Cooperstown, New York (CNN) - President Barack Obama stopped by a Little League game earlier in the week - clearly a warm-up for his visit to the baseball shrine in Cooperstown.
Obama on Thursday became the first sitting president to visit the Baseball Hall of Fame in upstate New York.
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He eyeballed treasured artifacts, including some from his hometown Chicago White Sox, and pitched his economic message at a heralded tourist attraction and job creator.
At one point, the President eagerly picked up a glove that once belonged to New York Yankee great Joe DiMaggio.
"How about that," Obama said, clearly delighted to see such a thing up close.
He also stopped at a display for "Shoeless" Joe Jackson, a star on the scandalous 1919 White Sox team, dubbed for posterity as the "Black Sox" over allegations key players threw the World Series for money.
"He had small feet," Obama said, noting that "Shoeless" Joe was a touchy subject for White Sox fans.
In formal remarks, Obama talked about the economy.
"I'm actually here to talk about jobs, good middle class jobs and believe it or not places like this institution, the Hall of Fame, (have) something to do with jobs and economic growth," he said.
The Baseball Hall of Fame draws nearly 300,000 visitors each year generating about $150 million in economic activity in rural Otsego County, about 70 miles west of the state capital of Albany.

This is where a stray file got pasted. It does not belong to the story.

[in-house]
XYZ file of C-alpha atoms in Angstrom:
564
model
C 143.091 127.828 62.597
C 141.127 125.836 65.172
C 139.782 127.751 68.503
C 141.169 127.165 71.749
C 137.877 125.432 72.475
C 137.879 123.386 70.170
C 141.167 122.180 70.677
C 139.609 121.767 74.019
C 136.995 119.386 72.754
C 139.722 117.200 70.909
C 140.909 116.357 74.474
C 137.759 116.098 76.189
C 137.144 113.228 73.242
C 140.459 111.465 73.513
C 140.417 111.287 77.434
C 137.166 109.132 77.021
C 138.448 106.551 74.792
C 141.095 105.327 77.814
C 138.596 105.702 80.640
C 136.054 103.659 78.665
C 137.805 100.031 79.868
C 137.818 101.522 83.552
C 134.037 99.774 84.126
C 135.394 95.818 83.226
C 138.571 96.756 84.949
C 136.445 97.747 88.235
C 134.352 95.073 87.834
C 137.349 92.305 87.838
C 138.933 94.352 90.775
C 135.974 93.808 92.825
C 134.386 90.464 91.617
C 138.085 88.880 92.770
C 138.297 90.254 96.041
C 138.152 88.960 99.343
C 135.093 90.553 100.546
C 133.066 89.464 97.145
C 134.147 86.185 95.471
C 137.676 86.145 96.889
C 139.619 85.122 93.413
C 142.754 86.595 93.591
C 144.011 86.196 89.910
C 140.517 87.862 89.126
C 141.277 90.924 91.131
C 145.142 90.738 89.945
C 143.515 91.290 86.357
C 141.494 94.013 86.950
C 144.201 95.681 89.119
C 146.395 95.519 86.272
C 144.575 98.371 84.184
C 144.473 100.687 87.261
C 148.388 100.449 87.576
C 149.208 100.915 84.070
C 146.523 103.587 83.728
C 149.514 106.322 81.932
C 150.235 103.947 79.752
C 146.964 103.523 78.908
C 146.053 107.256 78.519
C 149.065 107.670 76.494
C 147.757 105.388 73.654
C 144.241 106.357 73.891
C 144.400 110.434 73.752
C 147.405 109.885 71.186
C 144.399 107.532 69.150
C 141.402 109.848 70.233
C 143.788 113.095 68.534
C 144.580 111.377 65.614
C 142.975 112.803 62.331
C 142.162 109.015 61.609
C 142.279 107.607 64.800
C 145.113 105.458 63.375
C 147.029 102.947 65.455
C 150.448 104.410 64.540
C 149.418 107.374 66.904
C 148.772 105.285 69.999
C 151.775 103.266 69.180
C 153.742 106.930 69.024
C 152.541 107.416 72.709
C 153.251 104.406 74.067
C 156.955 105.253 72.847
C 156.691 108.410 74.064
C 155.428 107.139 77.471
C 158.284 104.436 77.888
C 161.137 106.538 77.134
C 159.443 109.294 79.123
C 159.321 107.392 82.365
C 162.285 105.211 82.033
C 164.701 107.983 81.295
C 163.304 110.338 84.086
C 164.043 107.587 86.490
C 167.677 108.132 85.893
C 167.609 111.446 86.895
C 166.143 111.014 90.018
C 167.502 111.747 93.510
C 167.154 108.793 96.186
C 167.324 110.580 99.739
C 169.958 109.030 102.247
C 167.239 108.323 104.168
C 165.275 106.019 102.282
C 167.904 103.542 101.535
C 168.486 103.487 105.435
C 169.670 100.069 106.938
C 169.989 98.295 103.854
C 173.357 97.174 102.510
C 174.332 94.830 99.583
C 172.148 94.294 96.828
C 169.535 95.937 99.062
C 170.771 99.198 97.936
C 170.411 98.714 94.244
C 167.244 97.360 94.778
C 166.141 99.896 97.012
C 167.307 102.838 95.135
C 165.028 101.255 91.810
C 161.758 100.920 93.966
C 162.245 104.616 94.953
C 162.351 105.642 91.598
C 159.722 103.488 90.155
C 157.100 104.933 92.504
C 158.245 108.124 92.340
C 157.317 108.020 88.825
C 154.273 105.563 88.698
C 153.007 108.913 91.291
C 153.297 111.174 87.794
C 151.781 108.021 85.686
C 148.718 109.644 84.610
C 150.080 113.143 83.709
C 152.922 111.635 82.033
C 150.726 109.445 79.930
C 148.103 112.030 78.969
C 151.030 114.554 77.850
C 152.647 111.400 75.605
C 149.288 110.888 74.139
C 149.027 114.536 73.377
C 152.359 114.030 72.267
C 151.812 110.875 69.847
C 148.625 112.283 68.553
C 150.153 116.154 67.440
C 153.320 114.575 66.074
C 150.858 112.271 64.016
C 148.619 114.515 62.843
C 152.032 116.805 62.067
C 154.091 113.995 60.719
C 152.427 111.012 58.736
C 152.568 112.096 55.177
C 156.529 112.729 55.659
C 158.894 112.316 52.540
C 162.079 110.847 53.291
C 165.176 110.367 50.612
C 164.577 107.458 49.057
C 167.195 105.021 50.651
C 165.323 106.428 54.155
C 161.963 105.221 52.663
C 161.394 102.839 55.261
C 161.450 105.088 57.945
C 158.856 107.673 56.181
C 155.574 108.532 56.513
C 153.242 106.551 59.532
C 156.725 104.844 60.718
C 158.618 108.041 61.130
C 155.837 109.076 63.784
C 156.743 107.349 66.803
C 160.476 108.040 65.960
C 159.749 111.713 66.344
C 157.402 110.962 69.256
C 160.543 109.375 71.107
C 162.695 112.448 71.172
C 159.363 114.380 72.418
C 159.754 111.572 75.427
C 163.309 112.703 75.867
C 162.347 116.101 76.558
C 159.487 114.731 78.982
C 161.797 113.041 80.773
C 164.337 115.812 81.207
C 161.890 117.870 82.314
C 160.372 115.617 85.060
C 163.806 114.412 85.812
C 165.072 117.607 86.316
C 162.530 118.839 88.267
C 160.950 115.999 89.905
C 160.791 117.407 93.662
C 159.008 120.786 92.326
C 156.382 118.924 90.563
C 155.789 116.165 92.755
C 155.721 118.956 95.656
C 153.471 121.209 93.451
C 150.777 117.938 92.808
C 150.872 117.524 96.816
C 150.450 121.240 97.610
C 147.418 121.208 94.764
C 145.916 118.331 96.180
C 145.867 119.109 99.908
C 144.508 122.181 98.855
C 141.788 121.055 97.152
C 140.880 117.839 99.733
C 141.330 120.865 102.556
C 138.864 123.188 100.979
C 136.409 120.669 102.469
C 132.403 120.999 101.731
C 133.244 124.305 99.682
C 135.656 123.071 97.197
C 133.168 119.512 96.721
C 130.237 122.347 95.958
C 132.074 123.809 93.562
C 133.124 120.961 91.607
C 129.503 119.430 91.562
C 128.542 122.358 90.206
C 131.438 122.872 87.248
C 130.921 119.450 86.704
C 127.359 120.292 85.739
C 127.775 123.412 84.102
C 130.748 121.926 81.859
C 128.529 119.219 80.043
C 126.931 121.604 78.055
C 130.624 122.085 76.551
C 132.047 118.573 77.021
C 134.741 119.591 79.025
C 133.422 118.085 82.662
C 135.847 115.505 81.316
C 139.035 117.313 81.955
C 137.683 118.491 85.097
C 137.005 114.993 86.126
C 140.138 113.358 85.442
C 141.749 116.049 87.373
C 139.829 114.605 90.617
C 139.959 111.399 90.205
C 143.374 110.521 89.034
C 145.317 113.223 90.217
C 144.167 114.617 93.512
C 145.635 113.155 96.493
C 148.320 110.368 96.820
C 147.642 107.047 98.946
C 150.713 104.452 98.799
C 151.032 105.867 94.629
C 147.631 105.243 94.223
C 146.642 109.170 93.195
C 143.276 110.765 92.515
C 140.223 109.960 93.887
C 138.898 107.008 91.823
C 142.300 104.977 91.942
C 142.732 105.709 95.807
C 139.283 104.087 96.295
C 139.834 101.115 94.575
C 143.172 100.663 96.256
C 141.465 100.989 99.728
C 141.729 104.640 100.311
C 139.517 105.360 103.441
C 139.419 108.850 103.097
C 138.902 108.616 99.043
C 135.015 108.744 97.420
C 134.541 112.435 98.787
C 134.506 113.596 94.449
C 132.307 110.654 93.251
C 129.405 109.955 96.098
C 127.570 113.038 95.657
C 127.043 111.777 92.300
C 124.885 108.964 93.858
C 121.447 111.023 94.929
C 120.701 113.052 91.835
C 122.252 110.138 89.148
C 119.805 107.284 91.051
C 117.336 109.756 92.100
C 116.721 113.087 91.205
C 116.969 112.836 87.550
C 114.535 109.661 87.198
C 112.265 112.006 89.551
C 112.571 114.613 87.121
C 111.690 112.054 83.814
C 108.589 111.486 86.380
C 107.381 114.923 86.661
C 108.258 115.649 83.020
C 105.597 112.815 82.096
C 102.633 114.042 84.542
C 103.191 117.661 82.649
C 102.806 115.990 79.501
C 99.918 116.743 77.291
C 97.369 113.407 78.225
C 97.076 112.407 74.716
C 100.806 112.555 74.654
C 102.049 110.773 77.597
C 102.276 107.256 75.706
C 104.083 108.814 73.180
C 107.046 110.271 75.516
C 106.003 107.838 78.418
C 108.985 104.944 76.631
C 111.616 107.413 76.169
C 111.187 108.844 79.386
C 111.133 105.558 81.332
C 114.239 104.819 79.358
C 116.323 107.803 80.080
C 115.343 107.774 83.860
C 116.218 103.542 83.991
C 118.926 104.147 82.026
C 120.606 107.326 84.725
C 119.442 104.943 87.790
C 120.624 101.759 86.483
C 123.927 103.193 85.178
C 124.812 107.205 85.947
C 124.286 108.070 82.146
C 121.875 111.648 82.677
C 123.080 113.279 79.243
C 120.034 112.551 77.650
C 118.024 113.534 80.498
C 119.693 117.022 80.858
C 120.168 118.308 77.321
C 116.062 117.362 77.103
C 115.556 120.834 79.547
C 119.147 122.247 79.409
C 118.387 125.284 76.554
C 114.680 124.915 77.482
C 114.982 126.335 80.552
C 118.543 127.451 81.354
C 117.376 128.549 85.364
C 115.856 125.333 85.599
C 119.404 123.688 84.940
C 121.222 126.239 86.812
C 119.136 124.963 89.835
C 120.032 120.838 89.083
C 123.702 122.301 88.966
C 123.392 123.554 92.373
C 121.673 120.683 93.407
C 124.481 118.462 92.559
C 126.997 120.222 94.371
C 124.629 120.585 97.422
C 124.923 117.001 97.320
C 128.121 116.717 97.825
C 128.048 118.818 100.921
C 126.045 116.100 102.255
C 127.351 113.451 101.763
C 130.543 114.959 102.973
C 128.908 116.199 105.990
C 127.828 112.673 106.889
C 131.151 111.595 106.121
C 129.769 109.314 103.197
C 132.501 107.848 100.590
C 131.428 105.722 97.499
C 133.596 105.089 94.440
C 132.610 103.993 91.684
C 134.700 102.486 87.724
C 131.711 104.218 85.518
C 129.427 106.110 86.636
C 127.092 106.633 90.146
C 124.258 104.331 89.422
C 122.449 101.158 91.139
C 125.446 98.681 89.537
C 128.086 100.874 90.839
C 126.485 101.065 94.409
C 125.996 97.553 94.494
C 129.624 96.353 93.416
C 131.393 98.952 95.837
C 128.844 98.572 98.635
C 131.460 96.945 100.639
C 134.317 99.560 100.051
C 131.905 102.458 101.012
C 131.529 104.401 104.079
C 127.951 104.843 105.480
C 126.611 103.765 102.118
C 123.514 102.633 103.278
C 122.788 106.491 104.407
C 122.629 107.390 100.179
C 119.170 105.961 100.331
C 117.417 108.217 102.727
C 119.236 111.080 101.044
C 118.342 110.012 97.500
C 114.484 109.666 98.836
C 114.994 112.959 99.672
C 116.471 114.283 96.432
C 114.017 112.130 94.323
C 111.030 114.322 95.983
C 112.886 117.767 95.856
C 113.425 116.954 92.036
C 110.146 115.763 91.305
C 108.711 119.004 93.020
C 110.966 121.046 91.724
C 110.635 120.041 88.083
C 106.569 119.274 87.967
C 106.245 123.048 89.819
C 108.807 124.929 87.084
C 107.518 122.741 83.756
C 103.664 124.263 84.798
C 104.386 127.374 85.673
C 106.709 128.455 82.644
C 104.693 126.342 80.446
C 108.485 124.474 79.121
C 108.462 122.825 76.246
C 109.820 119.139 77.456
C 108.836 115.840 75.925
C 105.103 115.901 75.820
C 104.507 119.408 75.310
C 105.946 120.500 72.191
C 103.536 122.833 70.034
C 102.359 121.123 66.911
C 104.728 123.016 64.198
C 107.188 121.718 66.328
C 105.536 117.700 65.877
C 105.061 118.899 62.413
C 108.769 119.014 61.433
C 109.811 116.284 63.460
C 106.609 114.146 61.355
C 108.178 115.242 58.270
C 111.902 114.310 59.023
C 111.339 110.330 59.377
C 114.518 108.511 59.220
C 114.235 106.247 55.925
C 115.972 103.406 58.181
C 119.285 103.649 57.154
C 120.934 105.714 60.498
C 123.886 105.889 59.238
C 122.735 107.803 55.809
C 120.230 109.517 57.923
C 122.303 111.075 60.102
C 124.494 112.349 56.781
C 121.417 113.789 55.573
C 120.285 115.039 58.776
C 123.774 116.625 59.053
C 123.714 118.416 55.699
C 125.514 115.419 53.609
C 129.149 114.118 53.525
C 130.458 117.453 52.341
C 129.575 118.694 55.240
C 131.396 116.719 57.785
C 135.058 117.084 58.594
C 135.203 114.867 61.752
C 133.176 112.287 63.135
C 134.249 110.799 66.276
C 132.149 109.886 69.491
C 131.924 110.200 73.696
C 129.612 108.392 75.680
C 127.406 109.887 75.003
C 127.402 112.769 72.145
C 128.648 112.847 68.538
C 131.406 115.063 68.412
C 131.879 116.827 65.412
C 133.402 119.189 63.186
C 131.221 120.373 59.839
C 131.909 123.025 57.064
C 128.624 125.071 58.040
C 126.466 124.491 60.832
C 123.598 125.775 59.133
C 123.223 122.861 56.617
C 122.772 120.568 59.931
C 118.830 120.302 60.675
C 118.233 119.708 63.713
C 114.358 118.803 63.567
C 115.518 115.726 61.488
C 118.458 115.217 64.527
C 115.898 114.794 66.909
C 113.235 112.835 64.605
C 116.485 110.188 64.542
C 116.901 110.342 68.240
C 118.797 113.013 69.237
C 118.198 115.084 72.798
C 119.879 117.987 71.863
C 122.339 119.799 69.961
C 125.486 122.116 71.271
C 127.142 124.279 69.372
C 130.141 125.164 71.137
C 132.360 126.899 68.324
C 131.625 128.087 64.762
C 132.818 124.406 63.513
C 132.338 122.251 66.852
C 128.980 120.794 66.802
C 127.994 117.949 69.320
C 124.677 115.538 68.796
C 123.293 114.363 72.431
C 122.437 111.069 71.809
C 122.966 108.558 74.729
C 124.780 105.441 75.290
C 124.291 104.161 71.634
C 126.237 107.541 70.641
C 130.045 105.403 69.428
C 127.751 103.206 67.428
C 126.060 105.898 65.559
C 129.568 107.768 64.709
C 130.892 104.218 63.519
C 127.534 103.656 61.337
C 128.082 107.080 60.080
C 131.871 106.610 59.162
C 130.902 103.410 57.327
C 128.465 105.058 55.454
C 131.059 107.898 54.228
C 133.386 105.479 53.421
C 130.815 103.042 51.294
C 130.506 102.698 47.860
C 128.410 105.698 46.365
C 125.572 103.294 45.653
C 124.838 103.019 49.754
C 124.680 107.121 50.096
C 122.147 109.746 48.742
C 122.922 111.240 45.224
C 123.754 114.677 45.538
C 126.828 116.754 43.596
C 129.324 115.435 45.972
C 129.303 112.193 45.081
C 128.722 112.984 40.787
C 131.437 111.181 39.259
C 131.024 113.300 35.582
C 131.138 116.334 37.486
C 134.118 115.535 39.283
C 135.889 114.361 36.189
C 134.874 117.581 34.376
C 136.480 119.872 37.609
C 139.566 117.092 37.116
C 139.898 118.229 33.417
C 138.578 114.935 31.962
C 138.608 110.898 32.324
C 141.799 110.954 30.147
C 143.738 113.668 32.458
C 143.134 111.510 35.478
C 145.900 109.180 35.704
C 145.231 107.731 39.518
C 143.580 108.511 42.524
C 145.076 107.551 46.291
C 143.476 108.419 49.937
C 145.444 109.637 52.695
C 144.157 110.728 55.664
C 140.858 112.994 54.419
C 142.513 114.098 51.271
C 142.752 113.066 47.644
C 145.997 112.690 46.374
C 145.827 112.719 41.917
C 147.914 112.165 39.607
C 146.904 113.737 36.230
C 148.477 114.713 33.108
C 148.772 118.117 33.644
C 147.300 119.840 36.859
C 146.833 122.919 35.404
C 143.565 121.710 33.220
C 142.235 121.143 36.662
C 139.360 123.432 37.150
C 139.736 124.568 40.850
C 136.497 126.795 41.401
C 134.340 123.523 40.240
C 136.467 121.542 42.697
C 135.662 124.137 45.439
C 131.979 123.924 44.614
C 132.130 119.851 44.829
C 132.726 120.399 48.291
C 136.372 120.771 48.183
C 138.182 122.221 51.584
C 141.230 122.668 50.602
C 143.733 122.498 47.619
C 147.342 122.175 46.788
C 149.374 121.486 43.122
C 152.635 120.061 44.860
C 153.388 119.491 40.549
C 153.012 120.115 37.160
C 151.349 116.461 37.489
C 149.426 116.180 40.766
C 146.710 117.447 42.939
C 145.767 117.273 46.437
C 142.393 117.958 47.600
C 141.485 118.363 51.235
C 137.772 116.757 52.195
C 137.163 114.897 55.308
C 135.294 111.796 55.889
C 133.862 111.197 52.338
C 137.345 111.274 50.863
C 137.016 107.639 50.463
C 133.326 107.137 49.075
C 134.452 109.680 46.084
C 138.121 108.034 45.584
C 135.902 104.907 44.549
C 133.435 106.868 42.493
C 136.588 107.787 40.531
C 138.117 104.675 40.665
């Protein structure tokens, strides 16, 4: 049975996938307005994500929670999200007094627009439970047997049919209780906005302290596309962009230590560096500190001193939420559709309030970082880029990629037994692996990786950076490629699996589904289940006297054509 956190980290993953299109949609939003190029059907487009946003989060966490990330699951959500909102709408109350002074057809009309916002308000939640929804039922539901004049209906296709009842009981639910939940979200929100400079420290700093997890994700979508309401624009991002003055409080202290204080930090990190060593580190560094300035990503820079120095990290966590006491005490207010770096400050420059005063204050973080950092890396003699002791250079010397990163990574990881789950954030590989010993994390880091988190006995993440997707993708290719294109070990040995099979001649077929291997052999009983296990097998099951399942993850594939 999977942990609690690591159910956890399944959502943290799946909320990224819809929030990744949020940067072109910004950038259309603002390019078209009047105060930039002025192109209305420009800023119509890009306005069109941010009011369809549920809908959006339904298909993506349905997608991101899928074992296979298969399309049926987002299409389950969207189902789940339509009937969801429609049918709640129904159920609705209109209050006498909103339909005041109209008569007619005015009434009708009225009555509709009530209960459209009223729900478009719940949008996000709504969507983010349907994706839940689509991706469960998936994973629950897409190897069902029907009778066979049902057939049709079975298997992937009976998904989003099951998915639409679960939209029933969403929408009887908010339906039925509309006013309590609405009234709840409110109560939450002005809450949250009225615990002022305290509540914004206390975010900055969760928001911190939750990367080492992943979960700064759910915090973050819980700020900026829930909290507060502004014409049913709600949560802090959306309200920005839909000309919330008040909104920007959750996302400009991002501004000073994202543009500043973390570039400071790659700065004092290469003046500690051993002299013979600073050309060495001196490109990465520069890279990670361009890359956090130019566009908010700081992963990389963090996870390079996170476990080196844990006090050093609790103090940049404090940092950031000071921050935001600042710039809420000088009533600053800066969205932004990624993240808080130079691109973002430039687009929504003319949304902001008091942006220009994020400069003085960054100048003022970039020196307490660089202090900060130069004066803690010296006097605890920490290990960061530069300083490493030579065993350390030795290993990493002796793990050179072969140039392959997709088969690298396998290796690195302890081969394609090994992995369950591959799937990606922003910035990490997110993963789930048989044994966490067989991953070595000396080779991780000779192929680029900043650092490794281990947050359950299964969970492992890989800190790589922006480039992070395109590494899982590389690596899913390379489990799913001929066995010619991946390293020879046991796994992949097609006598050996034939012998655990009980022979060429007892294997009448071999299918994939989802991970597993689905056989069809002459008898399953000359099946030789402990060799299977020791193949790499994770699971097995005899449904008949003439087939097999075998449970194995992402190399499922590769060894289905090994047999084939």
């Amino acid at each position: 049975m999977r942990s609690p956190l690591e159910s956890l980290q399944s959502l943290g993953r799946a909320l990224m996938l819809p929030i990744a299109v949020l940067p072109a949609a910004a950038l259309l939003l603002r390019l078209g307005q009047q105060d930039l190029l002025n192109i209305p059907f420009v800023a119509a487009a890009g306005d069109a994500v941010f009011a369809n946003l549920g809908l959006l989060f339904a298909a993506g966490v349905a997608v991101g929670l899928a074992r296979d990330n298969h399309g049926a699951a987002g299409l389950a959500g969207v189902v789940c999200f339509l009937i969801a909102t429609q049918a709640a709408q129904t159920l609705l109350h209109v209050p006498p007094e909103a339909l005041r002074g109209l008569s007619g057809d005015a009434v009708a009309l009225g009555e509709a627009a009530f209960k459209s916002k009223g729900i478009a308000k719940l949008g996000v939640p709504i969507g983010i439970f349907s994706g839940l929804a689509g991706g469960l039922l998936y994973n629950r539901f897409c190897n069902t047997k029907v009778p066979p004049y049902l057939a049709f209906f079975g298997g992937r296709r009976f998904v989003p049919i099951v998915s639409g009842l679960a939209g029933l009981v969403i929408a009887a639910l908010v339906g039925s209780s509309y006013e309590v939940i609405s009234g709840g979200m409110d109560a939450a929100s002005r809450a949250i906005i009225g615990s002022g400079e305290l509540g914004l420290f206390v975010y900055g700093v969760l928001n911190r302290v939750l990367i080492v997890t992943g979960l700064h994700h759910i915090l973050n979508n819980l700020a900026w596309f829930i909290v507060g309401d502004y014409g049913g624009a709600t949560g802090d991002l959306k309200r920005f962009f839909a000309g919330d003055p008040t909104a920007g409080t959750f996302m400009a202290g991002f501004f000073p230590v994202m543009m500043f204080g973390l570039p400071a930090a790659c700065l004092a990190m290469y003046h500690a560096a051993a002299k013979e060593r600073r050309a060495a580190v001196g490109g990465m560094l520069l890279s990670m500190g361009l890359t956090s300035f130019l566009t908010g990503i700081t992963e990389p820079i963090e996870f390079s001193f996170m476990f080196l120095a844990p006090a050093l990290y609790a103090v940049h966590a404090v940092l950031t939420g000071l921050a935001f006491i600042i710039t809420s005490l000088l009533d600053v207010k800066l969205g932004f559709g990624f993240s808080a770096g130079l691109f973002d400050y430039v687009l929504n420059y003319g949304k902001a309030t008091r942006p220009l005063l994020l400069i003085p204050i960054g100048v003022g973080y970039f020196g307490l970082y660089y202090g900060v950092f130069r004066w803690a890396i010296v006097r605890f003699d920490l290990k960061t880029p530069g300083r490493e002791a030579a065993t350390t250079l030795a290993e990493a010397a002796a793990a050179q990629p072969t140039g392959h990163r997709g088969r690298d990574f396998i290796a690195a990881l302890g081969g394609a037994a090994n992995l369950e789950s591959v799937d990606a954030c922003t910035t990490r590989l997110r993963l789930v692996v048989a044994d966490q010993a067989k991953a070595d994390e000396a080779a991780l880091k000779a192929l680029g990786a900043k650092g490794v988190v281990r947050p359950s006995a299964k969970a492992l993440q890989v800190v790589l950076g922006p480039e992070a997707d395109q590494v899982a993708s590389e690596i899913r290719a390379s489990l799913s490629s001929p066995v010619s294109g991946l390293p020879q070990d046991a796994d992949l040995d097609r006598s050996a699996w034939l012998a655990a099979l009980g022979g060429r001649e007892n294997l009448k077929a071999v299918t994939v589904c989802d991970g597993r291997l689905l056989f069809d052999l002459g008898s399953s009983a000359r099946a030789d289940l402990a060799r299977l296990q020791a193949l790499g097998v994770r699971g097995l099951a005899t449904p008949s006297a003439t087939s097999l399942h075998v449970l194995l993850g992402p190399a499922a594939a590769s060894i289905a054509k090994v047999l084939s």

Obama said that success could be replicated elsewhere but it has to be easier for foreign tourists to enter the United States.
With a goal of increasing the number of annual foreign visitors to 100 million by 2021, Obama directed the Department of Homeland Security to work with other agencies and 15 of the largest international airports across the country to streamline the entry process.
"We can automate passport controls. We can bring in top talent from the private sector to find best practices, to help move lines faster. We can add new staff at Customs. We want to bring in more visitors faster and more jobs faster," said Obama.
Visitors swarmed Main Street in Cooperstown as locals and tourists hoped to catch a glimpse of Obama.
Sal Grigoli, who was working behind the counter at his family's pizzeria business, said it's nothing new to see the streets around the Hall of Fame crowded with people, but a presidential visit is definitely out of the ordinary in the picturesque village.
"I appreciate him coming here building up the town. To come to a small town like this is unbelievable," said Grigoli. "The whole town depends on tourism. For this town it's vital so it's great that he's here."
Inside the museum, 11-year-old Decker Clark was dressed in a Yankees cap and held a baseball as he craned his neck to see Obama.
He and his parents traveled from Colorado and got a pretty big surprise when Obama was at the museum on the same day.
"It's cool. We didn't expect that. We had it all planned and then we realized he was coming today," Clark said.